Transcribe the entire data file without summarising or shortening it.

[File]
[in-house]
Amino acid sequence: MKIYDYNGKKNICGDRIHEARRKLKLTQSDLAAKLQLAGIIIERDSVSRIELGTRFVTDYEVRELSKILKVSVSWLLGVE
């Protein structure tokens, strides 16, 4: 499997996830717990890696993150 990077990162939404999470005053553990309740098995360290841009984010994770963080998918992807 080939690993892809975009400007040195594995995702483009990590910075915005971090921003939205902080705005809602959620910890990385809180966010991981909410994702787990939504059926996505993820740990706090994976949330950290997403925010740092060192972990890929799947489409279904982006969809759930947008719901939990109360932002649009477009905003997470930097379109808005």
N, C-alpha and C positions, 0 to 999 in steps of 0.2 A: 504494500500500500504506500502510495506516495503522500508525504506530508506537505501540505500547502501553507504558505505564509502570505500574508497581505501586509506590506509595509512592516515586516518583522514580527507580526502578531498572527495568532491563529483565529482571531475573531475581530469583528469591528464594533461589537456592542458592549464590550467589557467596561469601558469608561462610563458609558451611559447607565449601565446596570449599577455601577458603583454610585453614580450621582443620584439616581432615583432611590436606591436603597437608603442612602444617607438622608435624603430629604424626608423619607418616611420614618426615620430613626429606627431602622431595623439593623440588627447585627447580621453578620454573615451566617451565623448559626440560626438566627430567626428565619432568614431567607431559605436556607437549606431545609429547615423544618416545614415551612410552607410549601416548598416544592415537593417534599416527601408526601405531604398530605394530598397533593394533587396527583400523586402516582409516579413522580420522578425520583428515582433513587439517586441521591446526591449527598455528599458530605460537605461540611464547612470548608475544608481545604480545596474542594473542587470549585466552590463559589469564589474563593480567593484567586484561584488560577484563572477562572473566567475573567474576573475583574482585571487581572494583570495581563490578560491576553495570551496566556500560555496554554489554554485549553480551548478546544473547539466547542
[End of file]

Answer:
[in-house]
Amino acid sequence: MKIYDYNGKKNICGDRIHEARRKLKLTQSDLAAKLQLAGIIIERDSVSRIELGTRFVTDYEVRELSKILKVSVSWLLGVE
């Protein structure tokens, strides 16, 4: 499997996830717990890696993150 990077990162939404999470005053553990309740098995360290841009984010994770963080998918992807 080939690993892809975009400007040195594995995702483009990590910075915005971090921003939205902080705005809602959620910890990385809180966010991981909410994702787990939504059926996505993820740990706090994976949330950290997403925010740092060192972990890929799947489409279904982006969809759930947008719901939990109360932002649009477009905003997470930097379109808005």
N, C-alpha and C positions, 0 to 999 in steps of 0.2 A: 504494500500500500504506500502510495506516495503522500508525504506530508506537505501540505500547502501553507504558505505564509502570505500574508497581505501586509506590506509595509512592516515586516518583522514580527507580526502578531498572527495568532491563529483565529482571531475573531475581530469583528469591528464594533461589537456592542458592549464590550467589557467596561469601558469608561462610563458609558451611559447607565449601565446596570449599577455601577458603583454610585453614580450621582443620584439616581432615583432611590436606591436603597437608603442612602444617607438622608435624603430629604424626608423619607418616611420614618426615620430613626429606627431602622431595623439593623440588627447585627447580621453578620454573615451566617451565623448559626440560626438566627430567626428565619432568614431567607431559605436556607437549606431545609429547615423544618416545614415551612410552607410549601416548598416544592415537593417534599416527601408526601405531604398530605394530598397533593394533587396527583400523586402516582409516579413522580420522578425520583428515582433513587439517586441521591446526591449527598455528599458530605460537605461540611464547612470548608475544608481545604480545596474542594473542587470549585466552590463559589469564589474563593480567593484567586484561584488560577484563572477562572473566567475573567474576573475583574482585571487581572494583570495581563490578560491576553495570551496566556500560555496554554489554554485549553480551548478546544473547539466547542